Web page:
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Engineer Registrations on the Up

The Engineering Council UK (ECUK) has recently noticed a marked increase in the number of engineering professionals enquiring about registration for Chartered Engineer (CEng), Incorporated Engineer (IEng) and Engineering Technician (EngTech) status. The organisation has, therefore, been taking steps to accommodate this surge in interest, which it believes is a result of the increasingly competitive job market.

Significantly improving job security and career prospects, professional registration is open to any competent practising engineer, with different levels and pathways available. The three categories - EngTech, IEng and CEng - have been developed to provide a progressive registration structure, reflecting the recognition that lifelong learning and career development are the norm, and will remain so whatever the short-term economic situation may be.

“Evidence of employing registered engineering professionals is a frequent requirement for the award of contracts both in the UK and internationally,” says Andrew Ramsay, Chief Executive of ECUK. “So it is hardly surprising that registrants generally find it easier than non-registrants to gain promotion or a new job. As an added bonus, many employers place such high importance on registration that they are happy to pay the fees on their employees’ behalf.”

National Grid is one of numerous organisations aware of the advantages of employing professional staff who are already registered or plan to work towards registration. Tony Moloney, National Grid’s Manager, UK Learning & Development says, “At National Grid we are committed to maintaining a professional workforce. The advantage to us as employers is that by taking on registered engineers or technicians we have the assurance of knowing that our key personnel hold an internationally recognised mark of competence.”

Applicants for any of the three levels need to join one of 36 professional engineering institutions licensed by ECUK to assess candidates. They will be required to demonstrate competence to perform professional work to the necessary standards, as well as show commitment to maintain their competence, work within professional codes and actively participate within the engineering profession.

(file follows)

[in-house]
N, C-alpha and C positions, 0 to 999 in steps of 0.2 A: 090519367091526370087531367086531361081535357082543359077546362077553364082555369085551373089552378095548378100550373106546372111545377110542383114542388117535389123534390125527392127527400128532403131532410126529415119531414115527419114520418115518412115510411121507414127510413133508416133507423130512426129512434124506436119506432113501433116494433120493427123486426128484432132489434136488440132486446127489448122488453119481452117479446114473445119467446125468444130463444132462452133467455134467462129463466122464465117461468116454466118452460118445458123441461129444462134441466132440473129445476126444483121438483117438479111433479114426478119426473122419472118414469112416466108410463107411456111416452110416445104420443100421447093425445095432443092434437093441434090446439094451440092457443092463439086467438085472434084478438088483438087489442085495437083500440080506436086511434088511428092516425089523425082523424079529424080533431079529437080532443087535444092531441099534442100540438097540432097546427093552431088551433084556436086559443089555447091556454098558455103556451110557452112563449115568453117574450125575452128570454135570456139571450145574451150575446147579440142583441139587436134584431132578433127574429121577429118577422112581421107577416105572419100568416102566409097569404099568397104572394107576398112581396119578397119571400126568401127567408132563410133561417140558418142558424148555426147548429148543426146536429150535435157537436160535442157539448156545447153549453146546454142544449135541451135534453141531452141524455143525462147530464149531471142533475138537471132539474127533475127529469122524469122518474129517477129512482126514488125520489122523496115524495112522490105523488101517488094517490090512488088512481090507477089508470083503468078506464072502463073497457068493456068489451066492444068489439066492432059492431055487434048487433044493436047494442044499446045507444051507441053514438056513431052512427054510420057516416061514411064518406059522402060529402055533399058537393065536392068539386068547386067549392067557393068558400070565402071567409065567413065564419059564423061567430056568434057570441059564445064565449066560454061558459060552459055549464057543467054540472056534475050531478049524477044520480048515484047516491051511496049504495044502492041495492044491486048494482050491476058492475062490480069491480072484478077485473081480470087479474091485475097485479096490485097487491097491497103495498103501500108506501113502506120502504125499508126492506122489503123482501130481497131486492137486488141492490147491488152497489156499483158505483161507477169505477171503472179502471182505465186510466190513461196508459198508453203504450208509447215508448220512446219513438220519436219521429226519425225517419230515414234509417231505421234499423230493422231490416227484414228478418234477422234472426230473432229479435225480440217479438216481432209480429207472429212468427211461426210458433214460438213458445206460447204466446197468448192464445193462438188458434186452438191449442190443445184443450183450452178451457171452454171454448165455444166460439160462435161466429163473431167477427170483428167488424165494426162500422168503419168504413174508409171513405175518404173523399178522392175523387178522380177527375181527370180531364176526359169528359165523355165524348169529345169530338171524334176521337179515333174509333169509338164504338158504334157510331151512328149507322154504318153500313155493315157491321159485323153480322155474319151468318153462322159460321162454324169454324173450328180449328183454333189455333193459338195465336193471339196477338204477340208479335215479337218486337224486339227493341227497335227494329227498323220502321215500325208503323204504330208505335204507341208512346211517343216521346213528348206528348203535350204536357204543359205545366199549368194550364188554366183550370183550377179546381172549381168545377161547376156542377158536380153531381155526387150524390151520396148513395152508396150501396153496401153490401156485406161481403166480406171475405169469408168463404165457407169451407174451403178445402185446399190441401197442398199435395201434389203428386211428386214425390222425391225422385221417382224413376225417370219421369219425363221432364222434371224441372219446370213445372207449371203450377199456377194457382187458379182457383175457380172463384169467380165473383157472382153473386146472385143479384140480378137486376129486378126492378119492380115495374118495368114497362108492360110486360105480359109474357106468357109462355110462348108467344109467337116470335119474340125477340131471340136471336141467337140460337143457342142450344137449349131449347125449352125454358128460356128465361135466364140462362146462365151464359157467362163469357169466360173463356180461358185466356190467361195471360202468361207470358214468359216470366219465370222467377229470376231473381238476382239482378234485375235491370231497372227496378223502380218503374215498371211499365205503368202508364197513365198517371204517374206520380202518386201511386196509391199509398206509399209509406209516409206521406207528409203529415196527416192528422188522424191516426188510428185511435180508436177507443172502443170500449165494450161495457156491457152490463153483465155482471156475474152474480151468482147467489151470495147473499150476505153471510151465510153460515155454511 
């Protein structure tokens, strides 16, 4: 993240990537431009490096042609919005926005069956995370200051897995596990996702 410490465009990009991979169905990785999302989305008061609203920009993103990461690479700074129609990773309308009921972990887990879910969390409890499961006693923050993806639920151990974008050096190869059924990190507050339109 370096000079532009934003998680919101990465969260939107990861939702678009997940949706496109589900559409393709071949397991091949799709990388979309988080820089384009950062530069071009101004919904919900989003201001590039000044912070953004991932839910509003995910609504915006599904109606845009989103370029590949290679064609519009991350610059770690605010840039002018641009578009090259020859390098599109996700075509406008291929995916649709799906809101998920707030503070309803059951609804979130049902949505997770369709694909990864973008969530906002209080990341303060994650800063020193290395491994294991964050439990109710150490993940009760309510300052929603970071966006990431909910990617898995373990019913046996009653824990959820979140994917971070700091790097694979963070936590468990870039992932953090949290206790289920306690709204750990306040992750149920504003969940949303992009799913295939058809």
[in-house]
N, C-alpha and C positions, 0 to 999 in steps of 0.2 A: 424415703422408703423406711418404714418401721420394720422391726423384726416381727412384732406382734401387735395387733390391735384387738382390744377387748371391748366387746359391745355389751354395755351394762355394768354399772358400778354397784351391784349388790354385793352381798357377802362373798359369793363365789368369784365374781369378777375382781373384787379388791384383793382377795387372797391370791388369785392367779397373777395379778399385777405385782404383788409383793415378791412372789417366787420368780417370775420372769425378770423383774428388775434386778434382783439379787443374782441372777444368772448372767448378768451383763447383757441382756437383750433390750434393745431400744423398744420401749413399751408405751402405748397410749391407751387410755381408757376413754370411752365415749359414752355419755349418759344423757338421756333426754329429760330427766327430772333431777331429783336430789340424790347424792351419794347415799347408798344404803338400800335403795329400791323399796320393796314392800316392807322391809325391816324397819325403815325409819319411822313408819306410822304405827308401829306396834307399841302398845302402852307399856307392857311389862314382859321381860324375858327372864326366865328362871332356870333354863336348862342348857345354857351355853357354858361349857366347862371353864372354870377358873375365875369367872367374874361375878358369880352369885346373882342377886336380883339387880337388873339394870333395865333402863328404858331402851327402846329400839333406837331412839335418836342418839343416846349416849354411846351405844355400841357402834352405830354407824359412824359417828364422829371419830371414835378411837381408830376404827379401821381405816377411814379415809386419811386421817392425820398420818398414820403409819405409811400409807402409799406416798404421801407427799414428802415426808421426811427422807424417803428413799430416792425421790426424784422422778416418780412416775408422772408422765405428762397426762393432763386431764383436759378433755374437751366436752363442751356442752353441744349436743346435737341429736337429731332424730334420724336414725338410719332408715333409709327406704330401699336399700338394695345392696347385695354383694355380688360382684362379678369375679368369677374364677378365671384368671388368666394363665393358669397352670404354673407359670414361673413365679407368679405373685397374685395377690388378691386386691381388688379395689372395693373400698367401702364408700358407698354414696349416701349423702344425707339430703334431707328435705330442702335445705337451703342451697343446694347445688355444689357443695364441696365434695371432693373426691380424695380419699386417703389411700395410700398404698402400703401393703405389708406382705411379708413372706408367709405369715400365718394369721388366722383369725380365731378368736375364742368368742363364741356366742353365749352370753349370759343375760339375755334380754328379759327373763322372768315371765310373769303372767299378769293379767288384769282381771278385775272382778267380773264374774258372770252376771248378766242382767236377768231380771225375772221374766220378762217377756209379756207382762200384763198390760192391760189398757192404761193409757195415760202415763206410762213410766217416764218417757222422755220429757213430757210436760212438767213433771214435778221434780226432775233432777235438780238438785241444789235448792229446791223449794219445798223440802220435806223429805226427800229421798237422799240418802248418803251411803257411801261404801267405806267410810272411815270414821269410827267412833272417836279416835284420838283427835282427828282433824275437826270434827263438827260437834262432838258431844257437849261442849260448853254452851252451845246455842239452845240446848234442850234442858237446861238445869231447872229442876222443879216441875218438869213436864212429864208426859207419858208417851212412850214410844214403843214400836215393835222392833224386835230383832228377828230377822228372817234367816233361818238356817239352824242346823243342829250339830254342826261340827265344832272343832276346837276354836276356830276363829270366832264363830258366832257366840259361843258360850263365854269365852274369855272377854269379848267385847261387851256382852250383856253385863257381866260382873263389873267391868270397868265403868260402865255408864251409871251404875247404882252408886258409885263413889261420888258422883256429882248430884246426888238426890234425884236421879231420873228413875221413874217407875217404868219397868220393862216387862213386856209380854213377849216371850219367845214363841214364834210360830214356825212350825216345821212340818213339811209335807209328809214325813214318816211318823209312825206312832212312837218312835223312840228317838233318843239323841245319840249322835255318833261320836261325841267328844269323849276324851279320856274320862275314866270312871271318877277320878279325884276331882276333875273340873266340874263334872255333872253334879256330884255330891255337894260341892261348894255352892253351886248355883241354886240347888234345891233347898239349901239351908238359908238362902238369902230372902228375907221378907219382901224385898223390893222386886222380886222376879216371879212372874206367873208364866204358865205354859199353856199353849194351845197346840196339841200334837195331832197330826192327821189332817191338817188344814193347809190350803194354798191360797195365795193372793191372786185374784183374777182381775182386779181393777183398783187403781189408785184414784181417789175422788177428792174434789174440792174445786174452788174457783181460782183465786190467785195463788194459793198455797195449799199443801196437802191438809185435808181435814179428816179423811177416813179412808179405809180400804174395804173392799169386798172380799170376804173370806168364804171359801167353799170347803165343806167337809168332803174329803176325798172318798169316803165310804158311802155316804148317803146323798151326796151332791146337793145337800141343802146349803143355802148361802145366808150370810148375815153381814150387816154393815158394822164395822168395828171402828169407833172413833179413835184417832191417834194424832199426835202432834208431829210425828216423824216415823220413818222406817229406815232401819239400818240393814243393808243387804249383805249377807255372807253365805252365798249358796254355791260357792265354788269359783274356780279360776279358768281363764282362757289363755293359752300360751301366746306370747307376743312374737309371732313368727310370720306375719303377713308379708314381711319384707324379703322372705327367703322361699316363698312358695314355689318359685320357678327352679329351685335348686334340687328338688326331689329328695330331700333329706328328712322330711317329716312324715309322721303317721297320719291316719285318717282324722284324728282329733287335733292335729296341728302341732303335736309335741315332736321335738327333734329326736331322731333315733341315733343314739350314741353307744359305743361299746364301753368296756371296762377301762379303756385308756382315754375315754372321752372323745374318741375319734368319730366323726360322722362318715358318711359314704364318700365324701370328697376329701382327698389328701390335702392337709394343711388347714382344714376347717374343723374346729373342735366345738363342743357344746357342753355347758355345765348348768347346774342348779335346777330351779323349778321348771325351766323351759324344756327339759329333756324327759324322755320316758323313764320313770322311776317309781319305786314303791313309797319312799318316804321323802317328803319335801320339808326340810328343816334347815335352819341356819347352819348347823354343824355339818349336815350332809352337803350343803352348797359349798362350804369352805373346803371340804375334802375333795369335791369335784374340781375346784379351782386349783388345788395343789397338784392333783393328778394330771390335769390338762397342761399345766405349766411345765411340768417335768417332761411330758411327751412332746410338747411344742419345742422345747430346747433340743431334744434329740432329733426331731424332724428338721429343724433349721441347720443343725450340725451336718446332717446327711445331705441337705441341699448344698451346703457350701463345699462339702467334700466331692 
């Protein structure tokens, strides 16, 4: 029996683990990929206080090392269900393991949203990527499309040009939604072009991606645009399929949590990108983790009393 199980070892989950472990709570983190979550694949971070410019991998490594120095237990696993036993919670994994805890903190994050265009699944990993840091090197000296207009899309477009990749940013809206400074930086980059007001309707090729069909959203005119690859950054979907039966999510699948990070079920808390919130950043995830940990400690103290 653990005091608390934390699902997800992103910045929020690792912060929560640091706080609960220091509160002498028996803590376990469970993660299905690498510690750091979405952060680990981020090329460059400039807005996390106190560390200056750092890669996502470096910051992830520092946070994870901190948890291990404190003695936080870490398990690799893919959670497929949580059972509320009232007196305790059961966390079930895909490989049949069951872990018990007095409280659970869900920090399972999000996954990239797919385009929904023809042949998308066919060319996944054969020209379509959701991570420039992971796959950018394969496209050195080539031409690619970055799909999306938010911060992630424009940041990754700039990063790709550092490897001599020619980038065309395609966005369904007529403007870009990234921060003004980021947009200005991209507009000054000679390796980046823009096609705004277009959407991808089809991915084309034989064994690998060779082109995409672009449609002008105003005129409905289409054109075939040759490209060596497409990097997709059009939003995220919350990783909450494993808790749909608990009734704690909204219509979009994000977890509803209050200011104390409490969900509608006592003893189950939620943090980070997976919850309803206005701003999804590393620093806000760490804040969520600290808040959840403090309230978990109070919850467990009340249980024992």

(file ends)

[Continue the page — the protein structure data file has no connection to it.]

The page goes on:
The financial benefits of holding the designatory letters CEng have recently been proven in the Institution of Chemical Engineers’ (IChemE) Salary Survey 2008. The report reveals that chartered chemical engineers aged 45-54 can now earn, on average, around £7,000 pa more than their non-chartered counterparts.

Further evidence is provided by the Engineering and Technology Board’s (ETB) 2007 survey of registrants, which demonstrates that average salaries for Chartered Engineers starts to significantly diverge from average salaries for non-chartered mechanical and electrical engineers from an early age, becoming around 40% higher by age 45.

Andrew Ramsay adds, “In the long term, maintaining registered status ensures that engineers are continually kept up to date with new developments in their profession. It also means that they are governed by a professional code of conduct and receive reminders and assistance in determining their obligations under this code.”

“And on top of the benefits of registration, institution membership brings its own advantages. All licensed engineering institutions provide news of job vacancies, library and support services, as well as access to continuous professional development. Some have club facilities and many have job pages or career-finder services. The conferences, meetings and seminars they organise, many of them free to attend, open up opportunities to meet and network with professionals in the relevant field.”

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